I WAS proud last week when Labour Cllr Phil Davies, leader of Wirral Council, announced that Labour wishes to freeze Wirral Council tax bills for two years.
He has successfully juggled a very difficult budget and made savings to help local residents who are being hit hard by a cost of living crisis caused by the Tories and Lib Dems.
Not only will we look to freeze council tax bills, but Labour has also committed more money to building affordable homes, keeping school crossing patrols, keeping the Williamson Art Gallery open until a trust is able to take over its running, and an increase in action against fly-tipping.
But be under no illusion about the cuts to local councils made by the Tories and Lib Dems in government.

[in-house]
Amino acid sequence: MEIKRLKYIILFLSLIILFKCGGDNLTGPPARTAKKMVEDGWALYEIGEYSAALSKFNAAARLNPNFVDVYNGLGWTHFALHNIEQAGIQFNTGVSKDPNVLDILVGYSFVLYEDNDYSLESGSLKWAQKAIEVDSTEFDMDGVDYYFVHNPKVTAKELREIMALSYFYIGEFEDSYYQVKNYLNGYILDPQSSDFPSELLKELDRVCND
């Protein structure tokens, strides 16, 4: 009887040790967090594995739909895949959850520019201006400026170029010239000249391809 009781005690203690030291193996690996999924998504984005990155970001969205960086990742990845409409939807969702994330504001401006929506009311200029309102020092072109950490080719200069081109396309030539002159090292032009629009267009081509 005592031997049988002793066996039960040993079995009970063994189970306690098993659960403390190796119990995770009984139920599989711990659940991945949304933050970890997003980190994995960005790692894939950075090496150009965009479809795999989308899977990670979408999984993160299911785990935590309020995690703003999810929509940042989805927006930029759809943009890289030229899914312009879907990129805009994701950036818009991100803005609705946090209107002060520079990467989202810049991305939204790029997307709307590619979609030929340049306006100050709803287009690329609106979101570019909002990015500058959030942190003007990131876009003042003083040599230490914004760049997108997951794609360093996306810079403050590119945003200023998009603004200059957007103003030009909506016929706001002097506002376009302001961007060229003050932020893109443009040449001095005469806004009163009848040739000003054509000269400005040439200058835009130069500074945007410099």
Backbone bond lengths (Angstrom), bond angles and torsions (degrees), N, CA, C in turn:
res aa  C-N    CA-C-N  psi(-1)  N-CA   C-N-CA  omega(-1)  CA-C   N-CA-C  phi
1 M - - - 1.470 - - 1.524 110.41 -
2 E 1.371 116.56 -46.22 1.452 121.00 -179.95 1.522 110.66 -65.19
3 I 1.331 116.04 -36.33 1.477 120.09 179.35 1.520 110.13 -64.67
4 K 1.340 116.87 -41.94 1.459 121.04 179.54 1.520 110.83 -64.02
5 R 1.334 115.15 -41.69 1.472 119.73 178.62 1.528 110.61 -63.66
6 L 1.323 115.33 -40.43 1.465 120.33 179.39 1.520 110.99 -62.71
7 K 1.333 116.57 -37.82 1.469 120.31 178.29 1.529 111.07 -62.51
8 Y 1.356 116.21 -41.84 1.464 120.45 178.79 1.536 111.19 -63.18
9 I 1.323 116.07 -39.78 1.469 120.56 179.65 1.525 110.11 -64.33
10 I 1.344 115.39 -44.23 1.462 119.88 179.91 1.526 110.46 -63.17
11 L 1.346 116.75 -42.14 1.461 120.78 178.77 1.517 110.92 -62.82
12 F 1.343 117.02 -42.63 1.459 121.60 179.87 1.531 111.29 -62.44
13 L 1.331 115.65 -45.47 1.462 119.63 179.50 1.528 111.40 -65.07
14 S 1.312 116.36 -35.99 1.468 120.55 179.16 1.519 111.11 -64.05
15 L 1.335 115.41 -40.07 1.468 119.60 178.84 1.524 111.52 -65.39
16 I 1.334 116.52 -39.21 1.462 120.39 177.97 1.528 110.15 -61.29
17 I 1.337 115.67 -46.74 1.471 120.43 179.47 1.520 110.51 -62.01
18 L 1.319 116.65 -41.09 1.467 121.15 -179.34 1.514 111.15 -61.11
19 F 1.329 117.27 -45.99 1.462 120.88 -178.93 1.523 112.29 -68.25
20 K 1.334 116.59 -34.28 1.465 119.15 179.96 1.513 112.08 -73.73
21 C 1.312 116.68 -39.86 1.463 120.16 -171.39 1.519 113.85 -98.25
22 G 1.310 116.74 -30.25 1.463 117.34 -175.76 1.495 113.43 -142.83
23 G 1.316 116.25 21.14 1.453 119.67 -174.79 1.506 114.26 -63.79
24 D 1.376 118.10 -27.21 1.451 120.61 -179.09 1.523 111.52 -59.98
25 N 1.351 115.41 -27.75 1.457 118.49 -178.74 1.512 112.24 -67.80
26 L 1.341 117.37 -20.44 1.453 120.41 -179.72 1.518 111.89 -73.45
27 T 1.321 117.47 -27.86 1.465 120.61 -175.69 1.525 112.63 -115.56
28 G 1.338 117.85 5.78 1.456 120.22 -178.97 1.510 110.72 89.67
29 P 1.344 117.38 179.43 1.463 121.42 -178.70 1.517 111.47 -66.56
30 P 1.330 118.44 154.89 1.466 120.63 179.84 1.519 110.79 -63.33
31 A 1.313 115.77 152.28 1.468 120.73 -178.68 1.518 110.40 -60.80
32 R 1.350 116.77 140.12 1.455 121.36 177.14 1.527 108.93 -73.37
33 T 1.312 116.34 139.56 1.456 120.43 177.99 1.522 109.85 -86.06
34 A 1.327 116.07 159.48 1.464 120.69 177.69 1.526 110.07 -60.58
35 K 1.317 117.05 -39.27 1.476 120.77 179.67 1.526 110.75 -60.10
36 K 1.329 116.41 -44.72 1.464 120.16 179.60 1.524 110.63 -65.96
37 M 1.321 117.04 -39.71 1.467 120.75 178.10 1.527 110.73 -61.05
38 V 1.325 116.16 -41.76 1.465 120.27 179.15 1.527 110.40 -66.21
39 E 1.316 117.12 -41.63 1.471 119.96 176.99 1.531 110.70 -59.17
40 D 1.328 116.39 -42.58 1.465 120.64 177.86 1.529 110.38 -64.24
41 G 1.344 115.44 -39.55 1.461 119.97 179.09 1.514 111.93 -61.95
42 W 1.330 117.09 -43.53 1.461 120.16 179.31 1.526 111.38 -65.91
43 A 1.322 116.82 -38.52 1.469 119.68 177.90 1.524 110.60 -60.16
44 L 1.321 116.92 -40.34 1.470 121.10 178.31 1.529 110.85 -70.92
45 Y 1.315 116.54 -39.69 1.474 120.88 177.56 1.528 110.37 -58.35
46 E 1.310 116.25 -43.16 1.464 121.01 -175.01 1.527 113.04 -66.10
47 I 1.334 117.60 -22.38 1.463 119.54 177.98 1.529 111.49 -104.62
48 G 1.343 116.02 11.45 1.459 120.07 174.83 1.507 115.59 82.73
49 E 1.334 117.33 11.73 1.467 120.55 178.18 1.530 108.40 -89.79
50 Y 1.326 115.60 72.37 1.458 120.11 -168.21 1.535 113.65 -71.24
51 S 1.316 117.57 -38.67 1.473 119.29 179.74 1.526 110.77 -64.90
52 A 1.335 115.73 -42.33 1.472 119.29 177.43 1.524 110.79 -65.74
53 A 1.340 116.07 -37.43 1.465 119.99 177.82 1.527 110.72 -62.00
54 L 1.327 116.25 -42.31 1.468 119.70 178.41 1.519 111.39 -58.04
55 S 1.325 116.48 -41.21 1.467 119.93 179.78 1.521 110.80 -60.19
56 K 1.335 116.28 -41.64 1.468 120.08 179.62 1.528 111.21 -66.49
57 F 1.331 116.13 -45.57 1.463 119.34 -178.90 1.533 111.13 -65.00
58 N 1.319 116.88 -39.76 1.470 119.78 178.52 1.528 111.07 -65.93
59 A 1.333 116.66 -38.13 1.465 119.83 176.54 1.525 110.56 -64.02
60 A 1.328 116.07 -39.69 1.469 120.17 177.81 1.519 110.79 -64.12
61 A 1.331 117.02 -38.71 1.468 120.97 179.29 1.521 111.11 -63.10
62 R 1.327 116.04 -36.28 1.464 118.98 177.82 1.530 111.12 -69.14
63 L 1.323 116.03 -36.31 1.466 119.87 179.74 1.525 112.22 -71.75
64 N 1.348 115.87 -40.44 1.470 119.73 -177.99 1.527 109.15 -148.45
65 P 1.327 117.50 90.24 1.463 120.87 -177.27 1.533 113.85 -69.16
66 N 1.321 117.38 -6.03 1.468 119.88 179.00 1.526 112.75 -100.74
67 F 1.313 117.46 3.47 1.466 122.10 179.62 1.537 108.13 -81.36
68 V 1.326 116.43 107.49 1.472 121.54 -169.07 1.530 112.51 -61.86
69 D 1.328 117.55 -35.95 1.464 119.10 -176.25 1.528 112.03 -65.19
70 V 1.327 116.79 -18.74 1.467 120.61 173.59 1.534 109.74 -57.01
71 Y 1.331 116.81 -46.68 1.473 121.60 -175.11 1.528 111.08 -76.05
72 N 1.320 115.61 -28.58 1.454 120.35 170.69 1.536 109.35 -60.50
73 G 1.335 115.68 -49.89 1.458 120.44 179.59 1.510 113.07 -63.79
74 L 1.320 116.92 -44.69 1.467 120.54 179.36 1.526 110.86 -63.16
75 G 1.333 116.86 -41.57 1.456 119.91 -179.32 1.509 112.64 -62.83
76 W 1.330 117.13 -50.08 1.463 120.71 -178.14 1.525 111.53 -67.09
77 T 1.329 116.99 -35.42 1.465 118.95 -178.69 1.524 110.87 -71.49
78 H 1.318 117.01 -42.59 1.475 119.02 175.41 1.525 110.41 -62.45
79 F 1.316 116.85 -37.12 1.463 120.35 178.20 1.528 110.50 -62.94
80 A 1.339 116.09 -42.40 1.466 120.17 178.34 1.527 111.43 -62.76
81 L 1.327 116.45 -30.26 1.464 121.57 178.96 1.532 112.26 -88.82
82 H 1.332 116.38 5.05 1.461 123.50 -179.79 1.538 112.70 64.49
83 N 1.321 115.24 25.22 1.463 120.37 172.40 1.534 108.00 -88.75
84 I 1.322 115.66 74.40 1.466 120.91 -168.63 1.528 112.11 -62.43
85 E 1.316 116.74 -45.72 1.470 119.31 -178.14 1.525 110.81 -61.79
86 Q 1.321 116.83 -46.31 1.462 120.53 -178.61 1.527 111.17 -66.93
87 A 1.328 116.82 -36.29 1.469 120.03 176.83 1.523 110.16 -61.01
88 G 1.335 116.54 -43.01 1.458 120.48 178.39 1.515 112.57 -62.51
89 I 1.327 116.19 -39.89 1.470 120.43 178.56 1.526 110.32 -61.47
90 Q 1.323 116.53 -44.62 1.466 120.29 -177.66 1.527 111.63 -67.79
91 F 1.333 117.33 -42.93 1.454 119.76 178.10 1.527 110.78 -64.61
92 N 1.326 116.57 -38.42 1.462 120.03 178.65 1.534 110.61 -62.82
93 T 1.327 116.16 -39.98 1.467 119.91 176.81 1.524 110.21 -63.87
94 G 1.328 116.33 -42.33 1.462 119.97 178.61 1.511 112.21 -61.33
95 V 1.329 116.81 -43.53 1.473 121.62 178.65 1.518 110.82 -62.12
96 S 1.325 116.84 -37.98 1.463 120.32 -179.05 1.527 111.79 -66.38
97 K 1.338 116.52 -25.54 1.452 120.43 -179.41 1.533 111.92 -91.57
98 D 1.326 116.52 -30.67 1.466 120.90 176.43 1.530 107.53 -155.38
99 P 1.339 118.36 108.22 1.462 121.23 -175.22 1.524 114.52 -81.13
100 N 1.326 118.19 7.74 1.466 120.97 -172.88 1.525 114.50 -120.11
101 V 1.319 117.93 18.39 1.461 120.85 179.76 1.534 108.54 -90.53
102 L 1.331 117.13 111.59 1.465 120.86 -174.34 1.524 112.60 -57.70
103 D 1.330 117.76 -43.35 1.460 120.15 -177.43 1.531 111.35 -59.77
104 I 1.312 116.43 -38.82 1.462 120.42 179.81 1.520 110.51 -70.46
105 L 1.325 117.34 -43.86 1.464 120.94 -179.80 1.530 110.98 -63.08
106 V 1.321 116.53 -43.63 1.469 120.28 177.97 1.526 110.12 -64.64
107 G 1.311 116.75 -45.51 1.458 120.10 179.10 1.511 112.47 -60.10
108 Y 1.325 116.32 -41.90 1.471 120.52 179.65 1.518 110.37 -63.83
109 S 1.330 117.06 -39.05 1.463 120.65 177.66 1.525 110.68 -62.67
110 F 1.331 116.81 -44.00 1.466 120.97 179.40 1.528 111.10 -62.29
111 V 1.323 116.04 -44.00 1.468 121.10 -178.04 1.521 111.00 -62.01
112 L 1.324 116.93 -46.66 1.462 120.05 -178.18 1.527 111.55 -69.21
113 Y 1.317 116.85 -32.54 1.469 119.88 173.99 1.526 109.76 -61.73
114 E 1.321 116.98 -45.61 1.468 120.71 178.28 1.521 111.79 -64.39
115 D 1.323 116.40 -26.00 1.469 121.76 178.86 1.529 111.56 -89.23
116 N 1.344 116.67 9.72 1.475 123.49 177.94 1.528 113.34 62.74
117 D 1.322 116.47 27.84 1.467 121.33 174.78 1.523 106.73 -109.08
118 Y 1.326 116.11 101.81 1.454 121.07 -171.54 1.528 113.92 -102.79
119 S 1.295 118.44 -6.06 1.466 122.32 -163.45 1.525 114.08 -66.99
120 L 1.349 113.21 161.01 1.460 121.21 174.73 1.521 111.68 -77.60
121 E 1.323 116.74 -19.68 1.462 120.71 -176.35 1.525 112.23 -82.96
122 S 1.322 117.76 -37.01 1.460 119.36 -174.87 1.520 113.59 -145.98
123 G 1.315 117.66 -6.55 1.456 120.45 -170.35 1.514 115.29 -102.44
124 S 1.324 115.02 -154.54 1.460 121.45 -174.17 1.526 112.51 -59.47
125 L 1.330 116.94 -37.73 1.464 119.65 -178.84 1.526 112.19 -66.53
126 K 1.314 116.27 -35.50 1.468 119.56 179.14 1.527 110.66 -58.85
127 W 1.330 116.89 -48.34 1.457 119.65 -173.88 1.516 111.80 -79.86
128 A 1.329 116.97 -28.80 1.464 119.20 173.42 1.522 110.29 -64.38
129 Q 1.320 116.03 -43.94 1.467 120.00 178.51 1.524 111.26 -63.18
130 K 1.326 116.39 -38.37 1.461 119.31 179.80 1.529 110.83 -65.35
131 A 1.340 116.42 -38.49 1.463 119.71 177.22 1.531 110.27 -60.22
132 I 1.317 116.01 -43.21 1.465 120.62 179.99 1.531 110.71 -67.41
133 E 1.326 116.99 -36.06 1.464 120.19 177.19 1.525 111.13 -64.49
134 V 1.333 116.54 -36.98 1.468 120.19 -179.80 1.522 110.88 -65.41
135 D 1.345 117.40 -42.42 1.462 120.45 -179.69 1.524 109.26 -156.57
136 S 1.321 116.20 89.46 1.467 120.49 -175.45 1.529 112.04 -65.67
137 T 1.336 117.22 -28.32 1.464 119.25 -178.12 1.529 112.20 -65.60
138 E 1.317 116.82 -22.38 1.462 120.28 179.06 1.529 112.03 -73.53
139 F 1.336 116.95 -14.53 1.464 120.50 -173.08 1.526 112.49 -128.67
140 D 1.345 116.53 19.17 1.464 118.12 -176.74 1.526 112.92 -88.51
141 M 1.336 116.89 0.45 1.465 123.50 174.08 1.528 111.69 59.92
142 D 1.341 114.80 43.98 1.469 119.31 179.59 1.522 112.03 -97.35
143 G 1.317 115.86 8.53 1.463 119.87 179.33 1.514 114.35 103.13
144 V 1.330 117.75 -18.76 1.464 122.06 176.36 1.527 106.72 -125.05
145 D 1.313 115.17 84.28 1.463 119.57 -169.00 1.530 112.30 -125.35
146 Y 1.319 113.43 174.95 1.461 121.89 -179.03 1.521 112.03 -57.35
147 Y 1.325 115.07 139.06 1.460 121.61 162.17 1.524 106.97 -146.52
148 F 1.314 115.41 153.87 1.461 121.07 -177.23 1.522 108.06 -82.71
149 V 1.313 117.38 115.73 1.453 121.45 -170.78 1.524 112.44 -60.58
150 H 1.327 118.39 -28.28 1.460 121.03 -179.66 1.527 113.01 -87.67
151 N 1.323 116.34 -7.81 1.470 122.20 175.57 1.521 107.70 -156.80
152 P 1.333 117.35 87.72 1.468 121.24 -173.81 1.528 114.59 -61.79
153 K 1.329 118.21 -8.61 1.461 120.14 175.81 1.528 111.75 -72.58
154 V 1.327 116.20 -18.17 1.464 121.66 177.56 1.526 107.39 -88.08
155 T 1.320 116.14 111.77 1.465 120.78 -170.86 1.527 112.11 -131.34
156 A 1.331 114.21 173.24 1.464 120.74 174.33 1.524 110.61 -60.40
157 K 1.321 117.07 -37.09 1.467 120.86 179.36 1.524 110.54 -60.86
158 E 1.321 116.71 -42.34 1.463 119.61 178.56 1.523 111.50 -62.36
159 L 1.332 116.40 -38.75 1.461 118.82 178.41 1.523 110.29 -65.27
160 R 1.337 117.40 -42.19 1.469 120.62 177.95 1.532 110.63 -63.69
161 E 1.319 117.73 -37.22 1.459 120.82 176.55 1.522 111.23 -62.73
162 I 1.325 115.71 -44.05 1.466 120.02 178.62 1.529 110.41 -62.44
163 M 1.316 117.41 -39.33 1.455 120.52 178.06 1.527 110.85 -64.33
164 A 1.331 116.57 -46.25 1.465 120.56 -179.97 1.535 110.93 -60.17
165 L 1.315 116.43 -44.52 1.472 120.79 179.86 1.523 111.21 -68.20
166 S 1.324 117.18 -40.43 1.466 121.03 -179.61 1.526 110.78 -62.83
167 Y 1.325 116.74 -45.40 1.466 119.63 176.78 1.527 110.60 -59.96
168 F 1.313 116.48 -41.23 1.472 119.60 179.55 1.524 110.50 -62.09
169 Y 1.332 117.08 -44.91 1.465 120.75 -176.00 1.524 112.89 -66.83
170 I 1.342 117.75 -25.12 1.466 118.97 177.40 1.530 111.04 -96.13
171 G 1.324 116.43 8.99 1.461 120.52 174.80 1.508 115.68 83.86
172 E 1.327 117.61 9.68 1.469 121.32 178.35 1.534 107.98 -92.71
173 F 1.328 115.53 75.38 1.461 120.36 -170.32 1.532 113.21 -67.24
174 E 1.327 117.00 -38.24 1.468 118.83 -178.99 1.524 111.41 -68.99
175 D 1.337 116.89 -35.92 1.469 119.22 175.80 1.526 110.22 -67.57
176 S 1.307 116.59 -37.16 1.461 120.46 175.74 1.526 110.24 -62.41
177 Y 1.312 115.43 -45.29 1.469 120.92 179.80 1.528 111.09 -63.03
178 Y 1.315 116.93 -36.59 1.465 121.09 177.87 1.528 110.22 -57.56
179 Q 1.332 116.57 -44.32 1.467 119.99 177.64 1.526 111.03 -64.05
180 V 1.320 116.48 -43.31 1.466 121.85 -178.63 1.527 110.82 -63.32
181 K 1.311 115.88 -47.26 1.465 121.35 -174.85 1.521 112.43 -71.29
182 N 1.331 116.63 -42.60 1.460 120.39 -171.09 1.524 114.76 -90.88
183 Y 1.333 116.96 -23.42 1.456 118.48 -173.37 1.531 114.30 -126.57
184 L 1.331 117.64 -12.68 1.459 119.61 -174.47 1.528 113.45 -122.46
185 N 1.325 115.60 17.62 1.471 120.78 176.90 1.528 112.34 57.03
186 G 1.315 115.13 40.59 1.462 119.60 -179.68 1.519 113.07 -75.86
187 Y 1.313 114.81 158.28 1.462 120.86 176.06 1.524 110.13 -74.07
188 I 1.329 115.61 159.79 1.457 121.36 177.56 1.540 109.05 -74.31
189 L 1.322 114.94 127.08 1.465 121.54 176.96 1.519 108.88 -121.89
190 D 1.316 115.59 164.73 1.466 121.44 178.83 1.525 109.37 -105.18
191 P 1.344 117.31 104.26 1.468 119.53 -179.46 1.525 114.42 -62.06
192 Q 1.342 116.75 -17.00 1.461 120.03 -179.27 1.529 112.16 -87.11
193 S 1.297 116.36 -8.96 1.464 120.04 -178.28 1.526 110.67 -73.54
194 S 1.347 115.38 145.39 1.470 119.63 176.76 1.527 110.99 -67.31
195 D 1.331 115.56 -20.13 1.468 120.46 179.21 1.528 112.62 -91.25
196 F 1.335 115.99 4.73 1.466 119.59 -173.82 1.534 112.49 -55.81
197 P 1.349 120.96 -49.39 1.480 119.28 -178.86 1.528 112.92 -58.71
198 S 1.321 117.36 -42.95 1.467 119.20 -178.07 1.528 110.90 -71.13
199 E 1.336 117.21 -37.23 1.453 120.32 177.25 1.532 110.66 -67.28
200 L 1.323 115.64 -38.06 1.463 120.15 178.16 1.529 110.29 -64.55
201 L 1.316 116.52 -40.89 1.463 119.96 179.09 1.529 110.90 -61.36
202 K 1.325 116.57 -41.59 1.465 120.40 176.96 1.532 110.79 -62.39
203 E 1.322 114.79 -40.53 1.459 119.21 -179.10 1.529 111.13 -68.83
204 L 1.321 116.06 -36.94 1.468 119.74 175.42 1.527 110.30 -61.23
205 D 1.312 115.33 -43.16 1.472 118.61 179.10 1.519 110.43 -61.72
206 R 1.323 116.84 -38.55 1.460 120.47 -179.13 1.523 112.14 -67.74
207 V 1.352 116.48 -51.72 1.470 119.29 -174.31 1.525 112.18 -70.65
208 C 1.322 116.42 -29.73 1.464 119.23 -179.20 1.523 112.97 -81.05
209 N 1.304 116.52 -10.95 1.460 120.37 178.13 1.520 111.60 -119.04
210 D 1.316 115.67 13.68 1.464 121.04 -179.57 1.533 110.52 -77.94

They are targeting them against the people who can least afford them.
Councils like Wirral receive the majority of their funding from the UK government, but new figures about the cuts to this funding show that Wirral Council and local residents are getting a raw deal.
There are 326 local councils in England. Of those, Wirral is the 60th most deprived area.
While Wirral people have worked hard to keep our economy going, there are still real pockets of poverty that must not be ignored.
Yet between 2010-11 and 2015-16 Wirral faces a reduction of 20.8% in spending power per household.
You can compare this to councils in some of the wealthiest areas in the country. For example David Cameron’s own council, West Oxfordshire, is the ninth least deprived area in England. But his council is getting an increase in spending power of 3.1% in 2013-14
Quite clearly, we are not all in this together.